Winter Storms – Red Cross Offers 15 Ways to Stay Safe When Winter Hits
With the first significant snow finally in the forecast, the American Red Cross wants New England residents to be ready.
Winter weather poses unique challenges to people faced with bitter cold, snow and ice. The Red Cross has steps you should take to stay safe if you are in the path of winter storms.
“A winter storm is headed to this region and we have safety tips everyone can follow to stay safe,” said Lloyd Ziel, communications director for the Red Cross in Massachusetts “Whether trying to keep your home warm or having to be outside in the cold, you can follow these steps to get through the storm.”
HEAT YOUR HOME SAFELY
It’s that time of year when many people resort to space heaters and other sources to keep their homes warm. Home heating is the second leading cause of fires in this country. To reduce the risk of heating related fires, the Red Cross recommends these steps (More home fire safety information available here):
- Give the heat space – All heaters need space. Keep children, pets and things that can burn (paper, matches, bedding, furniture, clothing, carpets, and rugs) at least three feet away from heating equipment.
- Orient space heaters – If you must use a space heater, place it on a level, hard and nonflammable surface (such as ceramic tile floor), not on rugs, carpets or near bedding or drapes. Plug power cords directly into outlets – never into an extension cord.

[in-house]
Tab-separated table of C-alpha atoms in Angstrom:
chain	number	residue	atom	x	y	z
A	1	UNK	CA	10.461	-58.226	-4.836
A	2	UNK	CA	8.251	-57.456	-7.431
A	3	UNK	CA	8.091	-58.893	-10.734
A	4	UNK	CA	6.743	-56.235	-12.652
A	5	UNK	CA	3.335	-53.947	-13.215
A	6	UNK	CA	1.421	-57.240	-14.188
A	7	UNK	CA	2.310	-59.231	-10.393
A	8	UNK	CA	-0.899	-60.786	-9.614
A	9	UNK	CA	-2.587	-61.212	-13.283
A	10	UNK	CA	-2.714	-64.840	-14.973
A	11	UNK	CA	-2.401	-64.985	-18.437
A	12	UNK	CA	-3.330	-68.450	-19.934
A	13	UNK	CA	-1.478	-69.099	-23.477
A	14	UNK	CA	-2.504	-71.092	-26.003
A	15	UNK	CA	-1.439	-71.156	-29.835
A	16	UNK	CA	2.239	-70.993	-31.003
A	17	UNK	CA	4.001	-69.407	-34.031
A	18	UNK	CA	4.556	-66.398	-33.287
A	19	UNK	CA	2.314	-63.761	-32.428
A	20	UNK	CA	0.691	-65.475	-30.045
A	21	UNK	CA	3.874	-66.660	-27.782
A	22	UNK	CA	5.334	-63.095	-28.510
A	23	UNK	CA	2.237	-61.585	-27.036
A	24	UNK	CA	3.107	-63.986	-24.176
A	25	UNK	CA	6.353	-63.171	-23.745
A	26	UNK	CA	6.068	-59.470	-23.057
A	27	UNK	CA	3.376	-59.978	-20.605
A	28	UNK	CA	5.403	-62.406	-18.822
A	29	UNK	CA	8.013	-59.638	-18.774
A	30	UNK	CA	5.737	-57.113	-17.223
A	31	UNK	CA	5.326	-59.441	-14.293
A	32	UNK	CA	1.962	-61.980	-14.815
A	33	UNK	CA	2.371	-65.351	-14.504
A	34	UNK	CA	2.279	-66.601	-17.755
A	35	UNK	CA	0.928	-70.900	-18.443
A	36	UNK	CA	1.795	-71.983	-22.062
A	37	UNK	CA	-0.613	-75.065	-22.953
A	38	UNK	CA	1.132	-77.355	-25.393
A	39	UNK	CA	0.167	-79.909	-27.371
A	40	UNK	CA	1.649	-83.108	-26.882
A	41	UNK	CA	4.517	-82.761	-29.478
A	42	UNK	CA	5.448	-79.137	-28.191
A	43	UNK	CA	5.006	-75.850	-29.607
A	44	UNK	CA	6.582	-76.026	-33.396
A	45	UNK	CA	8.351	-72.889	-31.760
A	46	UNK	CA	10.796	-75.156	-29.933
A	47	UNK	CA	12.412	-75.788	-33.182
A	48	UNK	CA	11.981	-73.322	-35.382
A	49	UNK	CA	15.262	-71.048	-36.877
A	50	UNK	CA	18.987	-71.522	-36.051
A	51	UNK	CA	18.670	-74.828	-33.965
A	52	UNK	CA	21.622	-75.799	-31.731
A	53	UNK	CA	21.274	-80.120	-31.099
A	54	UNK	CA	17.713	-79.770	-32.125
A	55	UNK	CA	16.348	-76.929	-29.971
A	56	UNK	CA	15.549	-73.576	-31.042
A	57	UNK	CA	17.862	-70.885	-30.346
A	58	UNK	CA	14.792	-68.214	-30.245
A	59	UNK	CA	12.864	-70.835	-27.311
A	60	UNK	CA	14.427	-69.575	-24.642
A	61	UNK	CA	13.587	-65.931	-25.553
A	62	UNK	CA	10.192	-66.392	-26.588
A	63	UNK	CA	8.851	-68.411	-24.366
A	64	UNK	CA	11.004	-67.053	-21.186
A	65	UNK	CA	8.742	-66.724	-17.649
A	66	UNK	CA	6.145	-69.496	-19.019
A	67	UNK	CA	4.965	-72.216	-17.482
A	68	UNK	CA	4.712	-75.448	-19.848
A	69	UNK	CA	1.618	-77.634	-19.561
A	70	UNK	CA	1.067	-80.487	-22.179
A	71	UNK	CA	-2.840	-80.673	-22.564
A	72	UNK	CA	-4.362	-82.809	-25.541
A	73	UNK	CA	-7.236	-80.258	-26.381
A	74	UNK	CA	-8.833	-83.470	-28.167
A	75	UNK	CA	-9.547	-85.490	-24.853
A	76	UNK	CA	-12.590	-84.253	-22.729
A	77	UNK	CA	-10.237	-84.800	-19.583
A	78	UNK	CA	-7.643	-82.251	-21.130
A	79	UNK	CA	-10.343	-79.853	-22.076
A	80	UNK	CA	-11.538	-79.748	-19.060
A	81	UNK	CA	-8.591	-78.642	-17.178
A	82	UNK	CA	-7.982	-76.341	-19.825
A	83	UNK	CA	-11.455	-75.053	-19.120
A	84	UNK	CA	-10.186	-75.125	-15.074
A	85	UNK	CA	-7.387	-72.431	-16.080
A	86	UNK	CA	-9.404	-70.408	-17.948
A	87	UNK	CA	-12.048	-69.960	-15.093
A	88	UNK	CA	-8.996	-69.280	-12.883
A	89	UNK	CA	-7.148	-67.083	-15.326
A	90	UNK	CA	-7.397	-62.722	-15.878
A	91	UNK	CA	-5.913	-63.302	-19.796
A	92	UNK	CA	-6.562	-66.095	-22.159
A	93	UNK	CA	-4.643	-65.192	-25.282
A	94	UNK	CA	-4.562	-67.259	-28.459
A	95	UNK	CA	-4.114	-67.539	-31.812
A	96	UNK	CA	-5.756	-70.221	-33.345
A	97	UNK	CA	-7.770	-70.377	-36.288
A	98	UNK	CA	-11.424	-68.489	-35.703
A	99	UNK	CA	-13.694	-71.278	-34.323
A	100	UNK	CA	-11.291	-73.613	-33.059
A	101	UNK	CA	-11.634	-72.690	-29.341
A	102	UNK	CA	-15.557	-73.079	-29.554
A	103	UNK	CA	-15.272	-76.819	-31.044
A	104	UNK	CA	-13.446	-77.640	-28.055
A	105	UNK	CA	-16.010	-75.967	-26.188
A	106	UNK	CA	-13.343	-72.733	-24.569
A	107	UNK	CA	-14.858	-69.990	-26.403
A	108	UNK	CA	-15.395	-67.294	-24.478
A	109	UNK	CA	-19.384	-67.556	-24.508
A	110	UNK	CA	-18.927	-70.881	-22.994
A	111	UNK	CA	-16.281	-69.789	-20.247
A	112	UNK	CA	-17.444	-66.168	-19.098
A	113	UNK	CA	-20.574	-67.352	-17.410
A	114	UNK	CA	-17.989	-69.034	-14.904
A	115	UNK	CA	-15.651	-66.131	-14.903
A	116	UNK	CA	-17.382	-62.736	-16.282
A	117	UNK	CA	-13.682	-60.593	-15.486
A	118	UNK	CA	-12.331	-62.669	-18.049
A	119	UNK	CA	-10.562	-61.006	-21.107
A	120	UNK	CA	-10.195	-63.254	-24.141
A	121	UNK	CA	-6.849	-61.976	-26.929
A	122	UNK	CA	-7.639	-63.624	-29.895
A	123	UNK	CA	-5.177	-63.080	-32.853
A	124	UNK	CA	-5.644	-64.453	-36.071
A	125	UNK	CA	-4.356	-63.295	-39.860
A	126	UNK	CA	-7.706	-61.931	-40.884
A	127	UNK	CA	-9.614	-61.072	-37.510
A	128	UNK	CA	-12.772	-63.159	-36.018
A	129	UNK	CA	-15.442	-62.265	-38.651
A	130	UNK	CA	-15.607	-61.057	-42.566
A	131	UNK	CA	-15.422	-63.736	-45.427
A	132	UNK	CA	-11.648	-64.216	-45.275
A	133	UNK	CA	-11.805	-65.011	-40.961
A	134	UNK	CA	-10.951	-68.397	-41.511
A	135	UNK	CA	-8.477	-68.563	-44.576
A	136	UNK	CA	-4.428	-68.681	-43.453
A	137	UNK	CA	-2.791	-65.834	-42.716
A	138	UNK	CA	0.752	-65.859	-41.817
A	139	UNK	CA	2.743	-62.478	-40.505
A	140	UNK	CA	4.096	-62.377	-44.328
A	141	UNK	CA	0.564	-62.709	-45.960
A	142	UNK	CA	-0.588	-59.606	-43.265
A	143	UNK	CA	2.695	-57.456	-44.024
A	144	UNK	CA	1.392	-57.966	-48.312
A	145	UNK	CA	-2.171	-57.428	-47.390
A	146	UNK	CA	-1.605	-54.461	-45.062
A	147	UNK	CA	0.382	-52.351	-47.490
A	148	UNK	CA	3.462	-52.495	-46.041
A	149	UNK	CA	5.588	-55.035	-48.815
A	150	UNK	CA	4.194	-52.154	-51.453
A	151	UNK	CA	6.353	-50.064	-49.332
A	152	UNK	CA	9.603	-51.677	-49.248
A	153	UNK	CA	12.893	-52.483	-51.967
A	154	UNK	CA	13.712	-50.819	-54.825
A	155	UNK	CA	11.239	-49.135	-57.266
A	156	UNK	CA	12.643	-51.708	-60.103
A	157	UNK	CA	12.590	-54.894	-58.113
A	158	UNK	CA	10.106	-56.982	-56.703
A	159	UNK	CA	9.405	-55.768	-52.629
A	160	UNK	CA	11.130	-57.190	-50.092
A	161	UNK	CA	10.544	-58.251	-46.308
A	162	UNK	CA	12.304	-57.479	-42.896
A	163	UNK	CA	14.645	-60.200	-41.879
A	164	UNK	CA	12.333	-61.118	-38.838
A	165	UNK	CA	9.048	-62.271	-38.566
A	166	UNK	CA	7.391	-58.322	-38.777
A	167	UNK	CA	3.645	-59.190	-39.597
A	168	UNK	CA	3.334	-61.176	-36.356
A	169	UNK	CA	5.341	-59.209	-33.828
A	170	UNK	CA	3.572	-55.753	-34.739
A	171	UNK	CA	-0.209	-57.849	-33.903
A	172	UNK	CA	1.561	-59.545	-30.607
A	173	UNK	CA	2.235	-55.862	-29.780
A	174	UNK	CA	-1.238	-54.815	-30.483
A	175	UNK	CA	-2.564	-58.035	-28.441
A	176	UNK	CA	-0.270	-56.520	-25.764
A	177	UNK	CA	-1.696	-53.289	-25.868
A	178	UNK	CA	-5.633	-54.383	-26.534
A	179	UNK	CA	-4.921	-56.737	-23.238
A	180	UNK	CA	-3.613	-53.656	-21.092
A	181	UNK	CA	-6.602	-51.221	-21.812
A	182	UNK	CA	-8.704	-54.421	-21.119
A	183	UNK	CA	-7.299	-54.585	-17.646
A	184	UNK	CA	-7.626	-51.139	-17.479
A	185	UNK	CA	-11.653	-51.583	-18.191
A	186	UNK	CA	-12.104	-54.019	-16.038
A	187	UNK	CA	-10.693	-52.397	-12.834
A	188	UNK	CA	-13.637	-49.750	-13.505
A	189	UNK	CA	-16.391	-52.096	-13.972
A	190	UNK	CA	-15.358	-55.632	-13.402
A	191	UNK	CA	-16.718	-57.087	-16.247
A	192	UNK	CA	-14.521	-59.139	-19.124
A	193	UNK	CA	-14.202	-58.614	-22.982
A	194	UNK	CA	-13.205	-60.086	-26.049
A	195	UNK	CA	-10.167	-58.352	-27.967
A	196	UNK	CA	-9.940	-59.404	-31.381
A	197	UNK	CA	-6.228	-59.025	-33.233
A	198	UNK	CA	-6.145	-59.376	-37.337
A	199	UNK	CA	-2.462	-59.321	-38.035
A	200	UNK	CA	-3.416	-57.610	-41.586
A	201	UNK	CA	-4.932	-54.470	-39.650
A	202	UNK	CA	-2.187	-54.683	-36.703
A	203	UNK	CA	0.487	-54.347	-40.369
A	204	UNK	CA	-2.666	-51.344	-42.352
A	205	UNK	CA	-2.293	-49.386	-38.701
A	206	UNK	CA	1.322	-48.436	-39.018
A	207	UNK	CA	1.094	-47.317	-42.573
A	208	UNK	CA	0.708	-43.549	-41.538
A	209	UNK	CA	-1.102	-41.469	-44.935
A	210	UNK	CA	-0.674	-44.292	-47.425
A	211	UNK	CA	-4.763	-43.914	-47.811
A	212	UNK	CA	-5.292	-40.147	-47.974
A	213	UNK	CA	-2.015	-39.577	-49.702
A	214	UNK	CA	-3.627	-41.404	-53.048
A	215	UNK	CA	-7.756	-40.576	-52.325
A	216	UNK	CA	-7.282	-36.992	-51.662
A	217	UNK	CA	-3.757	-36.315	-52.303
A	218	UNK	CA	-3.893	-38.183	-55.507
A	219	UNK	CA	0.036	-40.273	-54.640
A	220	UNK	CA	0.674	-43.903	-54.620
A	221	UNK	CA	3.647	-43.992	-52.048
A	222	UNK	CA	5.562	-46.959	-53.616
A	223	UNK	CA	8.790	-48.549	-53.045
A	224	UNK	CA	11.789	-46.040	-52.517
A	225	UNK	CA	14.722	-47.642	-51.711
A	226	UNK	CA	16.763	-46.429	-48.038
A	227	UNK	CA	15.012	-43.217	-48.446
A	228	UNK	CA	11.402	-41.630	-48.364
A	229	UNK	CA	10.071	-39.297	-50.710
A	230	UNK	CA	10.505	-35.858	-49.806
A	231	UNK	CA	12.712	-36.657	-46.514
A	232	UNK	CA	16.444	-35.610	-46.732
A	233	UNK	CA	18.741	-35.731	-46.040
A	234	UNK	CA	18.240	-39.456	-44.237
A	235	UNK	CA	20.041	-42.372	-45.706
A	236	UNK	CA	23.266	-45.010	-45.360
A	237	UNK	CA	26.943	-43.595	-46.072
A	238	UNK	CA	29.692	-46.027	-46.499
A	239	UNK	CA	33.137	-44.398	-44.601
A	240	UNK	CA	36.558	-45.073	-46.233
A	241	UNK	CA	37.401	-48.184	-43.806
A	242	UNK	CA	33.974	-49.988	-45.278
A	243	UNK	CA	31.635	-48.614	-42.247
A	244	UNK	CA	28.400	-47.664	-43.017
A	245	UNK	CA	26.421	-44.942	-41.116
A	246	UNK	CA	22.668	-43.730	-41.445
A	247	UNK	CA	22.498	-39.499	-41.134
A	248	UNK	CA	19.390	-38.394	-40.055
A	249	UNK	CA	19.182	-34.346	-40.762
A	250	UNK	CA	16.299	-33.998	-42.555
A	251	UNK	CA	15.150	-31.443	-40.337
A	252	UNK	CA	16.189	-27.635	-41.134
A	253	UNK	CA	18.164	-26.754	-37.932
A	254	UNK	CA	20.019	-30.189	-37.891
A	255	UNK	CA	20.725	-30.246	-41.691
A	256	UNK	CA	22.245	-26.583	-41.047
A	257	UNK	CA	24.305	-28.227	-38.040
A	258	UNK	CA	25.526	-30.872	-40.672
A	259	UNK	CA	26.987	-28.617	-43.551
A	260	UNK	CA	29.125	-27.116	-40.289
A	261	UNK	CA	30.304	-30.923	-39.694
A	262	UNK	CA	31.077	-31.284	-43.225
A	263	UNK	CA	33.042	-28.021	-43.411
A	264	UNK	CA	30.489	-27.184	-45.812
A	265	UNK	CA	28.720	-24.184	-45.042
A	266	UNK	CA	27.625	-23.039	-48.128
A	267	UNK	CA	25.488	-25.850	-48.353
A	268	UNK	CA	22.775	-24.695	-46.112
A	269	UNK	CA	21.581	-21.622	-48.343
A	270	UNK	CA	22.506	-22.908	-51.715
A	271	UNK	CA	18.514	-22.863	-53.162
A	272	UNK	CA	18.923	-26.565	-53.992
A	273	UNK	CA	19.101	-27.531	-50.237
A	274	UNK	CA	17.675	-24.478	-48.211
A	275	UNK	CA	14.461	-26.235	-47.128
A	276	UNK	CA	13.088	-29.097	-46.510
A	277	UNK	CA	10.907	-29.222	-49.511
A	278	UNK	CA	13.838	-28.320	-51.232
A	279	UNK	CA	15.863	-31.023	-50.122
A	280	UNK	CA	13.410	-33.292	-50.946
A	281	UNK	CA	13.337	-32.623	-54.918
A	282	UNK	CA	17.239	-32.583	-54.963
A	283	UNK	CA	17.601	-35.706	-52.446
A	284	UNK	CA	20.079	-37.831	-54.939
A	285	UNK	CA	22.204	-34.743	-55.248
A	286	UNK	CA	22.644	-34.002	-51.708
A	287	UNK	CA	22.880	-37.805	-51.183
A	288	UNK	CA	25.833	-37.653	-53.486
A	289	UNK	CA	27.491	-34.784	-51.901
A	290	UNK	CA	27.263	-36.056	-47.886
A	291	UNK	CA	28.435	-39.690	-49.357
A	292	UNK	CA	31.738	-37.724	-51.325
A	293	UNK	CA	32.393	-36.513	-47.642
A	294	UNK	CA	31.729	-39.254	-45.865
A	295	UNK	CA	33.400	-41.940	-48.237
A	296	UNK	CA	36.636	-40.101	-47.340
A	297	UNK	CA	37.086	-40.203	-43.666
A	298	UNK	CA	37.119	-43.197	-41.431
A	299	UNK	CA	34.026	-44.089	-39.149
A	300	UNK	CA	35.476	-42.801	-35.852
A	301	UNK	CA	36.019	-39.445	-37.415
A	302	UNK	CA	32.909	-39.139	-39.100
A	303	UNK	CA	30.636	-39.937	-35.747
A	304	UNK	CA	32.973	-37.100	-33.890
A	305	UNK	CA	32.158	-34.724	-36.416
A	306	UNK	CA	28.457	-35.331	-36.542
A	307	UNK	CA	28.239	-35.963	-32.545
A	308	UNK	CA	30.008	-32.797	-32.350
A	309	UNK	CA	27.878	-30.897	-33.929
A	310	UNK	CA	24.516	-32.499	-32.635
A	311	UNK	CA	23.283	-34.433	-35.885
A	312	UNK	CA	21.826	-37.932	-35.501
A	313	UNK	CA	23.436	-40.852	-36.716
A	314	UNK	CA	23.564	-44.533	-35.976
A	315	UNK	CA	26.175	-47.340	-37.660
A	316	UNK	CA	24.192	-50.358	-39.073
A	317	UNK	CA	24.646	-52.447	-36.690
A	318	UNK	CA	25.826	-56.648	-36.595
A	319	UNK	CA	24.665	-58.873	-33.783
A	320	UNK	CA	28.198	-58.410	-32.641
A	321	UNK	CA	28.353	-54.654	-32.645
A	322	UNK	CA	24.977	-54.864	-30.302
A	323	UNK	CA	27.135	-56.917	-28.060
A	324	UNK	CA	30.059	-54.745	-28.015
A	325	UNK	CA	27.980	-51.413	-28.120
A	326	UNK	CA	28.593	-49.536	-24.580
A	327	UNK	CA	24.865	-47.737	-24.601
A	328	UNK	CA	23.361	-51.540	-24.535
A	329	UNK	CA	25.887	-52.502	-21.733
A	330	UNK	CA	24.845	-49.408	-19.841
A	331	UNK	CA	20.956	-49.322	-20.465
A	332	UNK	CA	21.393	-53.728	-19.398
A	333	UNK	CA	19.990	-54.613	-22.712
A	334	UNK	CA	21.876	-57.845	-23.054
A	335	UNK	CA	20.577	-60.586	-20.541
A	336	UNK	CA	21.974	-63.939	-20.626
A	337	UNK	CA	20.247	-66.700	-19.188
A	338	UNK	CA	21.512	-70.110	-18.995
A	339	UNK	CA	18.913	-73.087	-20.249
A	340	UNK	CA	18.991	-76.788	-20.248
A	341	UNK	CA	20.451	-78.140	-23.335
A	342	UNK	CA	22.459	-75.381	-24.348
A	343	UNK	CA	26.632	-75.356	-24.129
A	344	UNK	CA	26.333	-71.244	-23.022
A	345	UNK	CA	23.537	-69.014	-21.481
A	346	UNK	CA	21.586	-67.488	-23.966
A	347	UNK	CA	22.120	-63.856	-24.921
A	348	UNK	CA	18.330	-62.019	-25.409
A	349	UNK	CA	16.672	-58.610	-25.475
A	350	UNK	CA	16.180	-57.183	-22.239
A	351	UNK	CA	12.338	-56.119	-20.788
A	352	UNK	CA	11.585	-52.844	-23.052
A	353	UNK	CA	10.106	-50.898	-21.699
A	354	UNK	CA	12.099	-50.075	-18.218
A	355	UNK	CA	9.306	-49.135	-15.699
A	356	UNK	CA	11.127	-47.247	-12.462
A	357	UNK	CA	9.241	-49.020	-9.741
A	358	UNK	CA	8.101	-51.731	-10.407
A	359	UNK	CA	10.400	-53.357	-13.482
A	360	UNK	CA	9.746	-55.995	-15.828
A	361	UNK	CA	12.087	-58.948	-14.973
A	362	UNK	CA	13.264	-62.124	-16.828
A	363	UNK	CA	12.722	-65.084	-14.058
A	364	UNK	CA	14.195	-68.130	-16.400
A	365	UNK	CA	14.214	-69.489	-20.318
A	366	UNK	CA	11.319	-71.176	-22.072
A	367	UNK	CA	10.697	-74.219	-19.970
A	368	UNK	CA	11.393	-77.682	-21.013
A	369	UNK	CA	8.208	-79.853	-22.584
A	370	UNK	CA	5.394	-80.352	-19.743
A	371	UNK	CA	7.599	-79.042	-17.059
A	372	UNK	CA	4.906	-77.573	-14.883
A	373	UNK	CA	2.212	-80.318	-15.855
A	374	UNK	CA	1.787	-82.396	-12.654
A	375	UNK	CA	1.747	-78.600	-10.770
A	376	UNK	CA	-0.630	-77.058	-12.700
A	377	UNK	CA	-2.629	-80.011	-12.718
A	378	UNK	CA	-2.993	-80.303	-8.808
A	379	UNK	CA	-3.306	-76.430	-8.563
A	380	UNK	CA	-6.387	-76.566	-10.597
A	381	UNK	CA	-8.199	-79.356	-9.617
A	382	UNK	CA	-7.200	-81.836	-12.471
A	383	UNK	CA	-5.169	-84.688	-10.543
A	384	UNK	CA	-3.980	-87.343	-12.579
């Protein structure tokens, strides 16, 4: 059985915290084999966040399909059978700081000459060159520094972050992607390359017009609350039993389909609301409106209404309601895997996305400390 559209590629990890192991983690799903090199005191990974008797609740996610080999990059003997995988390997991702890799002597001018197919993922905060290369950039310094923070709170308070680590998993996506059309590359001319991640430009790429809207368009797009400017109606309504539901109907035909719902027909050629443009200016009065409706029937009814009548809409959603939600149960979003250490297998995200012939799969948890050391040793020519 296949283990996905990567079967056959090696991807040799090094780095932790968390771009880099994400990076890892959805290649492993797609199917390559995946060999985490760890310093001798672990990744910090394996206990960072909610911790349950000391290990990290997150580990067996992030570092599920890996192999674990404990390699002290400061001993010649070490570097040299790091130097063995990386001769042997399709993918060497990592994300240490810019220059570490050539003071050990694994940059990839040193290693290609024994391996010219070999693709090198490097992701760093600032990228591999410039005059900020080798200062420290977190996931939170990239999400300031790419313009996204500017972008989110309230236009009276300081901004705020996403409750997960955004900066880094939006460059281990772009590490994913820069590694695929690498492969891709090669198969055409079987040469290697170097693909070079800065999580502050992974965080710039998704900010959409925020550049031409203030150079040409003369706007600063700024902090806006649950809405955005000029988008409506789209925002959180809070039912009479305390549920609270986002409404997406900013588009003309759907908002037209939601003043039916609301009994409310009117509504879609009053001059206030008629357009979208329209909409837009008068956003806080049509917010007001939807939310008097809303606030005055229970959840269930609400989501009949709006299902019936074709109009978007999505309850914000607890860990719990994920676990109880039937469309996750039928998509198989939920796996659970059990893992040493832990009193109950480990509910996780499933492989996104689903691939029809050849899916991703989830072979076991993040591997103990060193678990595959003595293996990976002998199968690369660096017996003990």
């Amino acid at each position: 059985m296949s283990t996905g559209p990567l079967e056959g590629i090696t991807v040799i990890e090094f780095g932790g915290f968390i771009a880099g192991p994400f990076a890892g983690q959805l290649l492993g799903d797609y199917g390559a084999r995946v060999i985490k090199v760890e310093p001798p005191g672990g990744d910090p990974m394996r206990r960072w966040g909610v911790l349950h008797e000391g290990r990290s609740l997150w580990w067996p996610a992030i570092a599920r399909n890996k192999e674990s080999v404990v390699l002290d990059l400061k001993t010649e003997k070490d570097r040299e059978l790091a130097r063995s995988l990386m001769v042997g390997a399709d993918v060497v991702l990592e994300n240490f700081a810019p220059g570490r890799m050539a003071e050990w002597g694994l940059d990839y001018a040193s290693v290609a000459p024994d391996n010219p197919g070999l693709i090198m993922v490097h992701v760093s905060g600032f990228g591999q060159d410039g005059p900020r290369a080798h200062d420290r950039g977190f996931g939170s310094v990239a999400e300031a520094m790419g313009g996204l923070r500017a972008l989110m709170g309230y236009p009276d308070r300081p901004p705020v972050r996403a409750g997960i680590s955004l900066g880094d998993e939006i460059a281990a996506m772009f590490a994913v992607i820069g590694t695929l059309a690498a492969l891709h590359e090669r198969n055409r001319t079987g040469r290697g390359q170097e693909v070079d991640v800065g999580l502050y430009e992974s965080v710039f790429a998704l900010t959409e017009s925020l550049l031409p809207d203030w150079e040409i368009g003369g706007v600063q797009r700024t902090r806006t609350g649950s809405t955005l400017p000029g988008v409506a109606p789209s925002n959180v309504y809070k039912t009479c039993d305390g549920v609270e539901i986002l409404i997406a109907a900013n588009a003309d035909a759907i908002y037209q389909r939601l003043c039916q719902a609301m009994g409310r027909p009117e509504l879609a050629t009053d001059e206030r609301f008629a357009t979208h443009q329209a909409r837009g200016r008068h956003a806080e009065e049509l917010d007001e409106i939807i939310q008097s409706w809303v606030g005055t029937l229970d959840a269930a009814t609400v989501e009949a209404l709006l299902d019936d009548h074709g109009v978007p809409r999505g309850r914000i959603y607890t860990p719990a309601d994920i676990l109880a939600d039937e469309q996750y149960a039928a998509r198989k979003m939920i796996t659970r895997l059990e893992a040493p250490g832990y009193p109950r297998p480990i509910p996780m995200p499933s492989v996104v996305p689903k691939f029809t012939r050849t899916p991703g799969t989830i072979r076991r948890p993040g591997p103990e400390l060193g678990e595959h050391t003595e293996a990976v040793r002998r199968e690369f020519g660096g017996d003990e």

- Protect your home – Never leave a fire in the fireplace unattended, and use a glass or metal fire screen to keep fire and embers in the fireplace.
- Abstain from the range – Never use a cooking range or oven to heat your home.
- Turn off portable space heaters every time you leave the room or go to sleep.
STAY SAFE DURING WINTER WEATHER
- Beware the Cold – Wear layers of clothing, a hat, mittens and waterproof, insulated boots.
- Remember to Rest – Be careful when tackling strenuous tasks like shoveling snow in cold temperatures.
- Awareness – Check on your neighbors, especially elderly people living alone, people with disabilities and children.
- Dogs and Cats – Bring pets indoors. If they can’t come inside, make sure they have enough shelter to keep them warm and that they can get to unfrozen water.
- Yield to the Frost – Watch for hypothermia and frostbite. Hypothermia symptoms include confusion, dizziness, exhaustion and severe shivering. Frostbite symptoms include numbness, flushed gray, white, blue or yellow skin discoloration, numbness, or waxy feeling skin.
WINTER TRAVEL SAFETY
Stay off the road if possible during severe weather. If you must drive in winter weather, follow these tips:
- Grip That Seat Belt – Make sure everyone has their seat belts on and give your full attention to the road.
- Refrain from Tailgating – Don’t follow other vehicles too closely. Sudden stops are difficult on snowy roadways.
- Oppose the Cruise – Don’t use cruise control when driving in winter weather.
- Never Crowd the Plow – Don’t pass snow plows.
- Know What Freezes – Ramps, bridges and overpasses freeze before roadways.
DOWNLOAD APPS People can download the Red Cross Emergency App for instant access to weather alerts for their area and where loved ones live. Expert medical guidance and a hospital locator are included in the First Aid App in case travelers encounter any mishaps. Both apps are available to download for free in app stores or at redcross.org/apps
About the American Red Cross:
The American Red Cross shelters, feeds and provides emotional support to victims of disasters; supplies about 40 percent of the nation’s blood; teaches skills that save lives; provides international humanitarian aid; and supports military members and their families. The Red Cross is a not-for-profit organization that depends on volunteers and the generosity of the American public to perform its mission. For more information, please visit redcross.org or cruzrojaamericana.org, or visit us on Twitter at @RedCross.